In honor of Hispanic Heritage Month, Campaign US is spotlighting Hispanic executives from across the industry. This interview with Franke Rodriguez, partner and CEO, Anomaly New York and Toronto, has been lightly edited.
What is it like to be a Latino/Hispanic in the advertising industry?
It’s an exciting time to be a Latino in our game. More than ever before, Latinos are getting the right kind of attention and focus, both internally from agencies and externally from brands. This is leading to more influence, impact and growth, as well as more opportunities for authentic storytelling about our dynamic culture and many vibrant, diverse communities.
The last few years, agencies have been called out and put on notice for not having enough Black and Brown voices around the table. As a result, a lot of world-class companies have doubled down on increasing their diversity numbers at all levels and across all disciplines. They’re doing it through more considered recruiting plans, more thoughtful partnerships, more intentional retention efforts and more transparency around value and equity. The very best agencies are doing it transparently and holding themselves accountable along the way.
It feels like most major companies in this country are having a boardroom conversation that acknowledges the critical importance of connecting with the younger, multicultural audience that will shape the future of their business. Given Latinos are such a big percentage of that mix, it’s really exciting to see and to be a part of.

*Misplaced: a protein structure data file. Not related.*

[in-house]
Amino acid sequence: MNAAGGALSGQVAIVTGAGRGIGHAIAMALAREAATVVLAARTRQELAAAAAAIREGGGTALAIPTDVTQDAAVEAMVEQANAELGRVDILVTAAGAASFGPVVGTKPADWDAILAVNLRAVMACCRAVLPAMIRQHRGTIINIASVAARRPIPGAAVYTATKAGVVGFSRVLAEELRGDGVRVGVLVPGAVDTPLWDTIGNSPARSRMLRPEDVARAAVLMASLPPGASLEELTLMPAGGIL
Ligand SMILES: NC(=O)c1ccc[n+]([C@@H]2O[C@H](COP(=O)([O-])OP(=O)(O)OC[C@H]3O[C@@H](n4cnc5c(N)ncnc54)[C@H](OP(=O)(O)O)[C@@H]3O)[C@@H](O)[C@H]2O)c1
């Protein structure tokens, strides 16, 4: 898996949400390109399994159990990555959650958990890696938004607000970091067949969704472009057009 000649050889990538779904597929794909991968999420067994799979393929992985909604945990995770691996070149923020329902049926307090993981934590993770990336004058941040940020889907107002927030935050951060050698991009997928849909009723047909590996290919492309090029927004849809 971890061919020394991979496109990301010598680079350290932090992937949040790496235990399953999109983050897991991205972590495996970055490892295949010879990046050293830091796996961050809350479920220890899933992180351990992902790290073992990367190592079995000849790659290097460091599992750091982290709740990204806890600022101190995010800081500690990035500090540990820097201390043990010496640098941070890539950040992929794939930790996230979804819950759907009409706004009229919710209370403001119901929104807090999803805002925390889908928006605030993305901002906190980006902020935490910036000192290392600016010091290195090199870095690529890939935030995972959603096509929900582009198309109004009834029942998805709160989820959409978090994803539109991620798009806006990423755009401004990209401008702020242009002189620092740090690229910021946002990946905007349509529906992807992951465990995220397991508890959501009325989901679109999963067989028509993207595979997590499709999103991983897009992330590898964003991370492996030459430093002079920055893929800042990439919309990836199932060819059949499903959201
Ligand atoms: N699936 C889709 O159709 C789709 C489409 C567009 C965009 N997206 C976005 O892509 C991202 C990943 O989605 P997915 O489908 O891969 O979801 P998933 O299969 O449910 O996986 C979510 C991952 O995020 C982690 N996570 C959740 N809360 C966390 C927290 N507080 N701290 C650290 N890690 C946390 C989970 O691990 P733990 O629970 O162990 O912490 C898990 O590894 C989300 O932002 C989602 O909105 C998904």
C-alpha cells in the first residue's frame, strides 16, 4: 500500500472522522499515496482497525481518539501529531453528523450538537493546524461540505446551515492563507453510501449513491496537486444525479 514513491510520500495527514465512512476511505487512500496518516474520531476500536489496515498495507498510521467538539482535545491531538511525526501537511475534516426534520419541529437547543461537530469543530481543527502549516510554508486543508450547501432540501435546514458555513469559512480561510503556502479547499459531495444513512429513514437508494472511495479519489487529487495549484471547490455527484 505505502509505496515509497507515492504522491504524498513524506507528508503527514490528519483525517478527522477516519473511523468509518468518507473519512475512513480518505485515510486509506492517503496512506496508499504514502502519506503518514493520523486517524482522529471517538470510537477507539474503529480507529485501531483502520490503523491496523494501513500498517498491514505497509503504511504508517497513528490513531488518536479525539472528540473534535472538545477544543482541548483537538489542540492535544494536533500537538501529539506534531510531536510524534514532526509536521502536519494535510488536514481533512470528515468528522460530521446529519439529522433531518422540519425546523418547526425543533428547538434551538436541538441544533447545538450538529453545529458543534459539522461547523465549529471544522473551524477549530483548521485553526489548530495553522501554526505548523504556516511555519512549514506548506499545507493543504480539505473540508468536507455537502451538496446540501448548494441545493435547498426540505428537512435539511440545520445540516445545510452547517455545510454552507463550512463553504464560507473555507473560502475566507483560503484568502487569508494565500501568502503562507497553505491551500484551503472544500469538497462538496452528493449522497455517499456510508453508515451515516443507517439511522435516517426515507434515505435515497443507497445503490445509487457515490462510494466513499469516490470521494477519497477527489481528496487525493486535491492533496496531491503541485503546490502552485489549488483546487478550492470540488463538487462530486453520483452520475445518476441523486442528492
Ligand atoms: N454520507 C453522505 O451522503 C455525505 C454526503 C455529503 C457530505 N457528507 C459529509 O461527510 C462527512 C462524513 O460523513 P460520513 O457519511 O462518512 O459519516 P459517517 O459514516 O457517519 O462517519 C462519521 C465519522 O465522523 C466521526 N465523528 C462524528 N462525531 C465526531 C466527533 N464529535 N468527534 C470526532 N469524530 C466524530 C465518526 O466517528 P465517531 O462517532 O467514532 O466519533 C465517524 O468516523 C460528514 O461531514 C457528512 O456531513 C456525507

How has it changed since you first started?
It has changed so much in so many ways in the 20 years since I started. For the first half of my career, it very much felt like I was one of the only Latinos at my agency.
There was an even greater lack of diversity inside of agencies back then. I think many of us who had a seat at the table believed we needed to assimilate in order to be successful. Plus, there were hardly any authentic stories being told about our people or cultures in mainstream media. The few that existed got ring-fenced on Univision or Telemundo. If they leaked out into popular culture, they were usually heavy with one-dimensional stereotypes largely focused on Mexicans, Puerto-Ricans or Cubans (depending on which part of the country you lived in). As a result, I think Latinos in our industry felt we needed to suppress parts of our cultural identity and soften the way we express ourselves.
Now, everything is changing. You see Latinos everywhere having a major impact and positive influence. We’re doing it at the highest levels at great agencies and client-side, too. We’re penetrating the senior level of politics and government. Latino music has surpassed country music’s popularity. Hispanic directors have won the highest recognition at the Academy Awards multiple years in a row. Lin Manuel took Broadway by storm. Even Miles Morales' Spiderman hitting the mainstream at the peak of America’s superhero obsession is huge; it tells an authentic story of an Afro-Latino and makes him a household name. What a remarkable thing for us and for our kids.